Q: What attracted you to this job?
A: After so many years of doing crisis work and working with folks who are so disenfranchised and marginalized because of mental health challenges and serious mental illness, I was really fascinated by this model approach. It's a really coming together for me of my own personal interests and things that I find meaningful, like living in a community and being part of a team of people who are really focused on and really dedicated to a common cause. ...
We live in our community at Gould Farm in a way that, interestingly enough, I think faith communities struggle to live out.
Q: What do you mean?
A: I think that faith communities are organized around, to use a term that is often used, love; living out practices of love in the world, community, justice, all those things. There's a way in which faith communities have become, for many of us in our society today, secondary on Sunday to soccer or whatever kind of activities and pursuits.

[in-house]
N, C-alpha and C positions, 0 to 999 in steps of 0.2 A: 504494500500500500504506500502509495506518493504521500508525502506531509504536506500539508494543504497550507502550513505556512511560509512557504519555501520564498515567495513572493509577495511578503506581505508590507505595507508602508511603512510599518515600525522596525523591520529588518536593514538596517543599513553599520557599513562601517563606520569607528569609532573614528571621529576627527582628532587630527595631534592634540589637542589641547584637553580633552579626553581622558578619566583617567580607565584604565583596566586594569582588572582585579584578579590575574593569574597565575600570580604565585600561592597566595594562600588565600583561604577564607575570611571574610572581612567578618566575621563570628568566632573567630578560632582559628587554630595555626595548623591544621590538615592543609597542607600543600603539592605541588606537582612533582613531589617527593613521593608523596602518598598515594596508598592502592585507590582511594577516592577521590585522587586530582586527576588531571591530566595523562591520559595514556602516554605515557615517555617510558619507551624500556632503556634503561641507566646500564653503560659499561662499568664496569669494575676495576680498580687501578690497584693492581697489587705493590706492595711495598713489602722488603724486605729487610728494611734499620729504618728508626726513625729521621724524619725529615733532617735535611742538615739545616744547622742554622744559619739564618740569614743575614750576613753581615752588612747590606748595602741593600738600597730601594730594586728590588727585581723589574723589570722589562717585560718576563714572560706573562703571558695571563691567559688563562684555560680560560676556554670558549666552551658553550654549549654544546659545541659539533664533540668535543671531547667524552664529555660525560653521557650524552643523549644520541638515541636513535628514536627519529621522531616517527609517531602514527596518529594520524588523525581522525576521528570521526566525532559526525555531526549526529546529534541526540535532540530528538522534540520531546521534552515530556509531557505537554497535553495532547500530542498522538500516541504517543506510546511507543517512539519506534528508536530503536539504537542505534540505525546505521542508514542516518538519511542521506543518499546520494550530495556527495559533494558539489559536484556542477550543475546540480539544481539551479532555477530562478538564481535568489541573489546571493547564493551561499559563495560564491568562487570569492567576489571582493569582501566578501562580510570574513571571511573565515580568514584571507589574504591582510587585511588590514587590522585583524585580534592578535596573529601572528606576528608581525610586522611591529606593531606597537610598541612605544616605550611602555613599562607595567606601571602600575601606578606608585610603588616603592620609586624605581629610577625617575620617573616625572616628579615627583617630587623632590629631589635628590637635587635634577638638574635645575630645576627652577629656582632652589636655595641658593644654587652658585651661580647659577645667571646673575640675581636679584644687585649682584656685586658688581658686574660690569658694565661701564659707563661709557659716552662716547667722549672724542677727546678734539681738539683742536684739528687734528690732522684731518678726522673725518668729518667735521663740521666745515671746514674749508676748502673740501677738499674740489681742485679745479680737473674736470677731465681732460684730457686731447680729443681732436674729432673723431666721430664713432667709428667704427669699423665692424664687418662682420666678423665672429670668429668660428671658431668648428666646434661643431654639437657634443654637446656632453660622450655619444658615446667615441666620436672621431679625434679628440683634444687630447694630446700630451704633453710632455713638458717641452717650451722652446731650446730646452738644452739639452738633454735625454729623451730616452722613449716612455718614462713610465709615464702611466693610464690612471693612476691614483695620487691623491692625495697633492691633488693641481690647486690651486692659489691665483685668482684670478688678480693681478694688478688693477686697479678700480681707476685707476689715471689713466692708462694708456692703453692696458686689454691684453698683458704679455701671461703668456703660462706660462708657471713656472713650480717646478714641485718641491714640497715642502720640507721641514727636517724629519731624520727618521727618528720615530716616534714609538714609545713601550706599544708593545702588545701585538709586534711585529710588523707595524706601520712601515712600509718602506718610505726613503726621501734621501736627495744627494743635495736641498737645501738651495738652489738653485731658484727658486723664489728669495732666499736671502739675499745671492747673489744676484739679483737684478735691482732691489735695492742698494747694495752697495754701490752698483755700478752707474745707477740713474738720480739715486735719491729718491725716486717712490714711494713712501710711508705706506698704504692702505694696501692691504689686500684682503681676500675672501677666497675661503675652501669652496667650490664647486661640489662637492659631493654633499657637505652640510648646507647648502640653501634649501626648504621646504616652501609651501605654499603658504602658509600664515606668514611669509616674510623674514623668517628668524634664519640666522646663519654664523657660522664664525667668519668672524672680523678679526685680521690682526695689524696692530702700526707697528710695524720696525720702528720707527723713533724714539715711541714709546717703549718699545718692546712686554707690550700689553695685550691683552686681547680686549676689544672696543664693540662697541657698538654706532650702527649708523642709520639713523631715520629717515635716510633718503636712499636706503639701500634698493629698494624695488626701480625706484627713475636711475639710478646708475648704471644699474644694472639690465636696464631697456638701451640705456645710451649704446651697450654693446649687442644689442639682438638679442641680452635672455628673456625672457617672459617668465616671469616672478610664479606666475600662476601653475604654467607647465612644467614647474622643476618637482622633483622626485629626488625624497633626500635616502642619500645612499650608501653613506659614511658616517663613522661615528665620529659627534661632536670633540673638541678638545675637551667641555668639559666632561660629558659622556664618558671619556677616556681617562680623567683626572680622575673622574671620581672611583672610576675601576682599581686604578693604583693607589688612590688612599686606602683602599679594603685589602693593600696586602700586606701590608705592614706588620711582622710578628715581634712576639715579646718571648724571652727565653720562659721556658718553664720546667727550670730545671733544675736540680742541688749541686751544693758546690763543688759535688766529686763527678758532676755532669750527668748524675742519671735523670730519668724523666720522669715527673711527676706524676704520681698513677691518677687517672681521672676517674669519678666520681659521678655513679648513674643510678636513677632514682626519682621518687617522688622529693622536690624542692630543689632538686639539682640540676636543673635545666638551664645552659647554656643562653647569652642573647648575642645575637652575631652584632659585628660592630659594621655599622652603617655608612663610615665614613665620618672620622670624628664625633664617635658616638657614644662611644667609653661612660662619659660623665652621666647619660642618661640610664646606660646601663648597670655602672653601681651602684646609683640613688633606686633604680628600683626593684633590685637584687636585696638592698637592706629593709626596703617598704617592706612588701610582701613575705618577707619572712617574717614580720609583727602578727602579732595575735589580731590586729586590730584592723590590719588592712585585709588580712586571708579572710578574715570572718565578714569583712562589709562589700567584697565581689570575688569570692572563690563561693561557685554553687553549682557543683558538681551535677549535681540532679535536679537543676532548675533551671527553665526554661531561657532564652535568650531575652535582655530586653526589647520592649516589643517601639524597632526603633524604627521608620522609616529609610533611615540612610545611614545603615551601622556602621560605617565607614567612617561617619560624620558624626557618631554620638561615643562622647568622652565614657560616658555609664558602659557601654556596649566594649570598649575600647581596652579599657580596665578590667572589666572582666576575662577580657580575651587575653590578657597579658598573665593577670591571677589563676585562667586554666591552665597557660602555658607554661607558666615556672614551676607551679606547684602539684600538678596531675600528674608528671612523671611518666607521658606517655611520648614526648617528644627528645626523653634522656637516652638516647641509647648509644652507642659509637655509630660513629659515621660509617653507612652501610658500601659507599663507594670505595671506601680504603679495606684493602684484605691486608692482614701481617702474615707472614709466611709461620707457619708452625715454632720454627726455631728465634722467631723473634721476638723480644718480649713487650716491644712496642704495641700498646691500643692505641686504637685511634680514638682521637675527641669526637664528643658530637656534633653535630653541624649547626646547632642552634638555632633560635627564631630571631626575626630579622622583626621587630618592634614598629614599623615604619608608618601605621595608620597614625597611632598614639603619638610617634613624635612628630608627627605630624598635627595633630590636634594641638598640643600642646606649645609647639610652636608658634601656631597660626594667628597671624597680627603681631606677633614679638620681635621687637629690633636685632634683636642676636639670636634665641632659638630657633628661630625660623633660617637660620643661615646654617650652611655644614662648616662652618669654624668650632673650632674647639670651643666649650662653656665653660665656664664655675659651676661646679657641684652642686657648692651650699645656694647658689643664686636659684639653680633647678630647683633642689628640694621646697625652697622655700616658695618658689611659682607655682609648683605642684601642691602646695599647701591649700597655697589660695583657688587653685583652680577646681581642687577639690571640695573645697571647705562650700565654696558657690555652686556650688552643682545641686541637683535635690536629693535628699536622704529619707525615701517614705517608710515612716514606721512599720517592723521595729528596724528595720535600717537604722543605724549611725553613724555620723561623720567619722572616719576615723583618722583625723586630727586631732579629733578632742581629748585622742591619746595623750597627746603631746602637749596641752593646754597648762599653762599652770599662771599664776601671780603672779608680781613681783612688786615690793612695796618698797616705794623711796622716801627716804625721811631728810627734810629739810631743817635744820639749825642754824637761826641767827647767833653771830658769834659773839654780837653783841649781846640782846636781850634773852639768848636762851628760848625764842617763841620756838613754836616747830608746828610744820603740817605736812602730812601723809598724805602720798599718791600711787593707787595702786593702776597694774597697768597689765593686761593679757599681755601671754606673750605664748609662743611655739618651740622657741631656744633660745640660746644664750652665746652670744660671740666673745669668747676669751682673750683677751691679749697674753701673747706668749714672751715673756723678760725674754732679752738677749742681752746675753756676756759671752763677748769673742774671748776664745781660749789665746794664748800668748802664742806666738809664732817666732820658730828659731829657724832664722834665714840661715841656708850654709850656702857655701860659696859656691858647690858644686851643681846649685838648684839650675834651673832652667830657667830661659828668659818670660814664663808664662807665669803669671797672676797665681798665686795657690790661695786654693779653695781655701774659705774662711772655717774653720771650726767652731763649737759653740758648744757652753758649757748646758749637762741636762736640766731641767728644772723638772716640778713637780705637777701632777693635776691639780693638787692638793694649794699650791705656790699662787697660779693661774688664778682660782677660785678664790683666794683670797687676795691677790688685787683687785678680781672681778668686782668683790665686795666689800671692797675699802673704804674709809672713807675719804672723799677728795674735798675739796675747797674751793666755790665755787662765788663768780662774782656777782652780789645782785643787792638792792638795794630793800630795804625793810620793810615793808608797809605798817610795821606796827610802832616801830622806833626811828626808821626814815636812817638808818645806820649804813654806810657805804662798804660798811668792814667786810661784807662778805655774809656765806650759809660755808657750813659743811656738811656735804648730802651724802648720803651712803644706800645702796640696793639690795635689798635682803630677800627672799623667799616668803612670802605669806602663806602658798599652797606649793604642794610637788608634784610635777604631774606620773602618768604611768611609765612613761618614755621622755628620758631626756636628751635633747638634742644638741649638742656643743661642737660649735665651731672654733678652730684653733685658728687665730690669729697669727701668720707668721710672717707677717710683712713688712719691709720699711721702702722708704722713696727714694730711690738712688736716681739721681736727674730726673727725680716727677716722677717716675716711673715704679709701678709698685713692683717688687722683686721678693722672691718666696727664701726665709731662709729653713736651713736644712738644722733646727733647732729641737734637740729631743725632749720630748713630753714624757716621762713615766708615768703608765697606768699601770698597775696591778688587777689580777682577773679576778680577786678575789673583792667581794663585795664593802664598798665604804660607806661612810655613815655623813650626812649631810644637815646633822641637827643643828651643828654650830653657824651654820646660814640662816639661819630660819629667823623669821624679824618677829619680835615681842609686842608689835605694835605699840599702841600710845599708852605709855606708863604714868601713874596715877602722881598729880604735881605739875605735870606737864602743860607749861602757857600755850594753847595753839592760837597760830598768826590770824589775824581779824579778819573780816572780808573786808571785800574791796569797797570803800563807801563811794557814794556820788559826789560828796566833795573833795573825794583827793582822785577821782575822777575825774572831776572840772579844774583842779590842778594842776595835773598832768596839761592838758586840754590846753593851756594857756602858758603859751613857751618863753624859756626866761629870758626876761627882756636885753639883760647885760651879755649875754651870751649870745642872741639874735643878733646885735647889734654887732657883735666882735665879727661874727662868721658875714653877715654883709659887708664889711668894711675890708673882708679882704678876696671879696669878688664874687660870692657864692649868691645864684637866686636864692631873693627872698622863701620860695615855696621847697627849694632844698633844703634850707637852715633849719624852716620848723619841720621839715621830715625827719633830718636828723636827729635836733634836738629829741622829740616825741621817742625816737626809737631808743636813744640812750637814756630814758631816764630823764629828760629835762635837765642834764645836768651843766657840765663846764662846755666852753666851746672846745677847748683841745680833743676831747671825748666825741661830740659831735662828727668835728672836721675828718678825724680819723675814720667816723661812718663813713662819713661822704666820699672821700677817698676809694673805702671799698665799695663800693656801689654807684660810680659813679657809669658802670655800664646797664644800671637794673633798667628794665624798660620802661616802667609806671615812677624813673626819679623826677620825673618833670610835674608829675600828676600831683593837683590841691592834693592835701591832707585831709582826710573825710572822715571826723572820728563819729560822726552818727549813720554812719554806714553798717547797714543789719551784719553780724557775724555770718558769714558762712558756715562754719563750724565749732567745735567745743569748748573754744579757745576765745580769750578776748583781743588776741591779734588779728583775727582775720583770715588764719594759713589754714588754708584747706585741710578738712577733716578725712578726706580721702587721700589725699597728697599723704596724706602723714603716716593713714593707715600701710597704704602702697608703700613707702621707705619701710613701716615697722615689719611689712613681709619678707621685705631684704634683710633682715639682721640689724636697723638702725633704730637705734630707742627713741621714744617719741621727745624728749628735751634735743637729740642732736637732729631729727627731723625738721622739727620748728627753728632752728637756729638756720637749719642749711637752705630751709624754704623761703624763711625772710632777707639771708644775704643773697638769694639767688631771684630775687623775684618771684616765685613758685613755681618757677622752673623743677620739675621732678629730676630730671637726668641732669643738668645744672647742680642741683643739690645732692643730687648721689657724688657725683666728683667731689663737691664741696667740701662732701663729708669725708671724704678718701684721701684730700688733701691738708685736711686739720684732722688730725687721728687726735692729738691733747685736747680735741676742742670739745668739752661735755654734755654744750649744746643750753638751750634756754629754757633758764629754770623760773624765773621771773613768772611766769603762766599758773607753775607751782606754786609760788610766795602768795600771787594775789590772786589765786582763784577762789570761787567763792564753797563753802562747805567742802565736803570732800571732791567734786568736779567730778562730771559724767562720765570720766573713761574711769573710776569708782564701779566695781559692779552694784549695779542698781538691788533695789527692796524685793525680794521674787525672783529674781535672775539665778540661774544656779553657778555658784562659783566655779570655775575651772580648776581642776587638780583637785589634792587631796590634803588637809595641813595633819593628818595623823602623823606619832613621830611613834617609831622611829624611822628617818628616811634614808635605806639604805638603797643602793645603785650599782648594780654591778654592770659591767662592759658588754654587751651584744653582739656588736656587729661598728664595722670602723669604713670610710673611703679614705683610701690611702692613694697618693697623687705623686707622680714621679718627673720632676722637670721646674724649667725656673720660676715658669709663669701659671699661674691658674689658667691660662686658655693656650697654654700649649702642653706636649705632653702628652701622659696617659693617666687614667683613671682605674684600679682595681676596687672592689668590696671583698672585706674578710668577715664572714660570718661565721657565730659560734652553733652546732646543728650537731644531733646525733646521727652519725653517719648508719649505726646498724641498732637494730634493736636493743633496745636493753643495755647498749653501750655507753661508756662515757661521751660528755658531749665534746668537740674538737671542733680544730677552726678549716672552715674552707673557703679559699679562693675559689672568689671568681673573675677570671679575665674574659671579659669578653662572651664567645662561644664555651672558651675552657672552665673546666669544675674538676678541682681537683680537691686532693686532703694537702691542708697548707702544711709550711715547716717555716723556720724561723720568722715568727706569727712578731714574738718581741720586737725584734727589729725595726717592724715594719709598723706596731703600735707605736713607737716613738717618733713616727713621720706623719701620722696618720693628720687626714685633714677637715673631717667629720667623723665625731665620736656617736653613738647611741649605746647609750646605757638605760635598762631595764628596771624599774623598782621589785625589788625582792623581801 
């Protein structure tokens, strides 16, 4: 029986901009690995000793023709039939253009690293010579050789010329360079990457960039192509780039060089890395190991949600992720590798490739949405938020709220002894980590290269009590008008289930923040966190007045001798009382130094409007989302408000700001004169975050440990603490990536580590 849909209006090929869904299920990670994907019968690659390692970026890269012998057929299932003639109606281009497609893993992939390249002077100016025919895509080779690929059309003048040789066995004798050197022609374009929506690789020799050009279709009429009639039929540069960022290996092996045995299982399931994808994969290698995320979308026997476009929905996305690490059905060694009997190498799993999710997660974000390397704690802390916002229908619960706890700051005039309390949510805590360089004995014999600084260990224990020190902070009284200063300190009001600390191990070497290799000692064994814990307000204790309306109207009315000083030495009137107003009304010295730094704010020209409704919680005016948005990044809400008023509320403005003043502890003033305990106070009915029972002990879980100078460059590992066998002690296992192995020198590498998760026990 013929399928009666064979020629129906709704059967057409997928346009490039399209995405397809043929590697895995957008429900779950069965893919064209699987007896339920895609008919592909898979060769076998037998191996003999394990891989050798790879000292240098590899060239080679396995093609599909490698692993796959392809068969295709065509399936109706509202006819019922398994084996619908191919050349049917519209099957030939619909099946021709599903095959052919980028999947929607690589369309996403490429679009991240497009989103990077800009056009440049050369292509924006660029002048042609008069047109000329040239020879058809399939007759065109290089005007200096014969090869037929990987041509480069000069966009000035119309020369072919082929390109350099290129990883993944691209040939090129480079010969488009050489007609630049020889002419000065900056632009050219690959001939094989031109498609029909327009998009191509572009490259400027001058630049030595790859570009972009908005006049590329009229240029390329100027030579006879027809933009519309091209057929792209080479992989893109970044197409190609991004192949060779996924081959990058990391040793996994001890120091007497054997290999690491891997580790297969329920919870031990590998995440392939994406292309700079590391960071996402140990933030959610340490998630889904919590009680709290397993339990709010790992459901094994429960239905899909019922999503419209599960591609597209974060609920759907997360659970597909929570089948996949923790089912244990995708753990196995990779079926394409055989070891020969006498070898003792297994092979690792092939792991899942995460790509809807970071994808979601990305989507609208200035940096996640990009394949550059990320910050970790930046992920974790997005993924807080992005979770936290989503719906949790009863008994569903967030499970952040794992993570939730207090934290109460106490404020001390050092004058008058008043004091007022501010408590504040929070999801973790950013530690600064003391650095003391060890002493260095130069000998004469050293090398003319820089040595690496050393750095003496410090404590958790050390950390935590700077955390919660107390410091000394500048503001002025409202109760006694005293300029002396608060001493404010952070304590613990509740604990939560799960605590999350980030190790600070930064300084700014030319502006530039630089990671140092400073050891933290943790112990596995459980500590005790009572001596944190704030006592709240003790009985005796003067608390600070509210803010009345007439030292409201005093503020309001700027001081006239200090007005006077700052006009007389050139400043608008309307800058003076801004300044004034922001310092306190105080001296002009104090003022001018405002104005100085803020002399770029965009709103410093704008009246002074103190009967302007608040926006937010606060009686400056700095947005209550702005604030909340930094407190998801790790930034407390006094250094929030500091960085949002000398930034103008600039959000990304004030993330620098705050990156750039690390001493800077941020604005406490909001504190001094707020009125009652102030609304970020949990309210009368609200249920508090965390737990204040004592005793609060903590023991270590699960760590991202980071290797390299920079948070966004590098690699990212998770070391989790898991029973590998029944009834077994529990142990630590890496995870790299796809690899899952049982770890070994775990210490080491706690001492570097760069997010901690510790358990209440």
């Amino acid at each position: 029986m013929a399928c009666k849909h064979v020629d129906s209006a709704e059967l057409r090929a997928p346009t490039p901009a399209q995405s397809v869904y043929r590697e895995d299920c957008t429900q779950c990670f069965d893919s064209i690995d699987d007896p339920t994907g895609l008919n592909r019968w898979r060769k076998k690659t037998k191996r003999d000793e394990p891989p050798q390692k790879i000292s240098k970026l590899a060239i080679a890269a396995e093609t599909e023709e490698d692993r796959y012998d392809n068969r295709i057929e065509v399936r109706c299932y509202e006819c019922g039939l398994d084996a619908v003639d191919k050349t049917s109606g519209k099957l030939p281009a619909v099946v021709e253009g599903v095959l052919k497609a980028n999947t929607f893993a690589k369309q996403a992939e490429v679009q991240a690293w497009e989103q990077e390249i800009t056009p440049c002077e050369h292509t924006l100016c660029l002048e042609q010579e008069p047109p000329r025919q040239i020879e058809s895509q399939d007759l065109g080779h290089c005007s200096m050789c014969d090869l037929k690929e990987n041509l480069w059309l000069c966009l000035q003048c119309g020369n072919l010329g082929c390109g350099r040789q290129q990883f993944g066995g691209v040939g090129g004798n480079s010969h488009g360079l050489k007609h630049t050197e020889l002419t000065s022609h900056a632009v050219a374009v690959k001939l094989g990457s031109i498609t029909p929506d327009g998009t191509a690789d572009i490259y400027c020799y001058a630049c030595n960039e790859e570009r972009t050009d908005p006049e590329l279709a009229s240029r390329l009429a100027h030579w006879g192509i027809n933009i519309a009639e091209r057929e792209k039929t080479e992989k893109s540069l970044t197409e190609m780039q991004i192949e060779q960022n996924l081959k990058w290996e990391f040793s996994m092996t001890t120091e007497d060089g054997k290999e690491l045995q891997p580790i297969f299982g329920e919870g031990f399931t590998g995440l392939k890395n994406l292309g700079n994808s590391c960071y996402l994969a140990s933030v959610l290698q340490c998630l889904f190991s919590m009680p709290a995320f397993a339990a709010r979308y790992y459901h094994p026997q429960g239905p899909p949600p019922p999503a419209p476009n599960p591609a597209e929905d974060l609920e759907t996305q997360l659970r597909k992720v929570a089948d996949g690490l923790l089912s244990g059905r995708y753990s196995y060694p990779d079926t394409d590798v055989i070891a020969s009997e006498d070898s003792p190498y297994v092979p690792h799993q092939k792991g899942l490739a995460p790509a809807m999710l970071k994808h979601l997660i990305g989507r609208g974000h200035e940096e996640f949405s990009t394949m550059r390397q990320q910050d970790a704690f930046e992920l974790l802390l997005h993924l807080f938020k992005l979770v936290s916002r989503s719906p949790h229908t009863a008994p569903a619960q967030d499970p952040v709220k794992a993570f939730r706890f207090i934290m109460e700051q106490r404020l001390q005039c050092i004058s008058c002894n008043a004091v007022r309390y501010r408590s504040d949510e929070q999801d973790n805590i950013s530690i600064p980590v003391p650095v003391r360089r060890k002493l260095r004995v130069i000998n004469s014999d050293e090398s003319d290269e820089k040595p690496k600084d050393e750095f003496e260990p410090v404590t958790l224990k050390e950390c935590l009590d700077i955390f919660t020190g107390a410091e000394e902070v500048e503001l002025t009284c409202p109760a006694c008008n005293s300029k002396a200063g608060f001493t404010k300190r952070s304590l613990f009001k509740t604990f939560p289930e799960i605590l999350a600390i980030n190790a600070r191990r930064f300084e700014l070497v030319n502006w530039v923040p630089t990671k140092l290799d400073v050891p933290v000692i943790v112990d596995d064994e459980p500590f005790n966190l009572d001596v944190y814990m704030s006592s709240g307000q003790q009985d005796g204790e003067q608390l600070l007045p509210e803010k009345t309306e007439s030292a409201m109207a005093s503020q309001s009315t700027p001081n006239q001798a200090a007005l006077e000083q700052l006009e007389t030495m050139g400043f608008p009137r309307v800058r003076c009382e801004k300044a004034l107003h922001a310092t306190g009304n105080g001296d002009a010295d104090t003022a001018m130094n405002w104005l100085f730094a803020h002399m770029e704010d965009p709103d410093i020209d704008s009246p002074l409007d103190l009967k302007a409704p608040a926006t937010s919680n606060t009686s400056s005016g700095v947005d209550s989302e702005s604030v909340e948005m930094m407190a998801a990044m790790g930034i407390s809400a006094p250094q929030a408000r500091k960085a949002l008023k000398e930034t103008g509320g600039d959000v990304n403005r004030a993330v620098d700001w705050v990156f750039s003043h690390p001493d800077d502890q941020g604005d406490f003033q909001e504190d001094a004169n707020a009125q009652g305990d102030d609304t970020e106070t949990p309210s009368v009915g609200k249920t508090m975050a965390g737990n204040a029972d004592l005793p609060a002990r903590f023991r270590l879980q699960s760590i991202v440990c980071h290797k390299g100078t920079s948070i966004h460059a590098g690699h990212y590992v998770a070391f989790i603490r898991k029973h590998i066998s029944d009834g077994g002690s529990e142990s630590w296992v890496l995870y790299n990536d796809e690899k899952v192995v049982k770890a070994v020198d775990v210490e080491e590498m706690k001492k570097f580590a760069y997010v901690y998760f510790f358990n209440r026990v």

What happens at Gould Farm is a total experience of living out the values and principles of community.
Q: You're planning to reopen the Roadside Cafe in a new building in the same location. When do you think that will happen?
A: We're hopeful that we can raise enough money over the next few months to, hopefully, begin construction in 2022. So, Roadside will be back! Bigger and better than ever.
Q: You sound like a politician when you say that.
A: [Laughs} Well, build back better.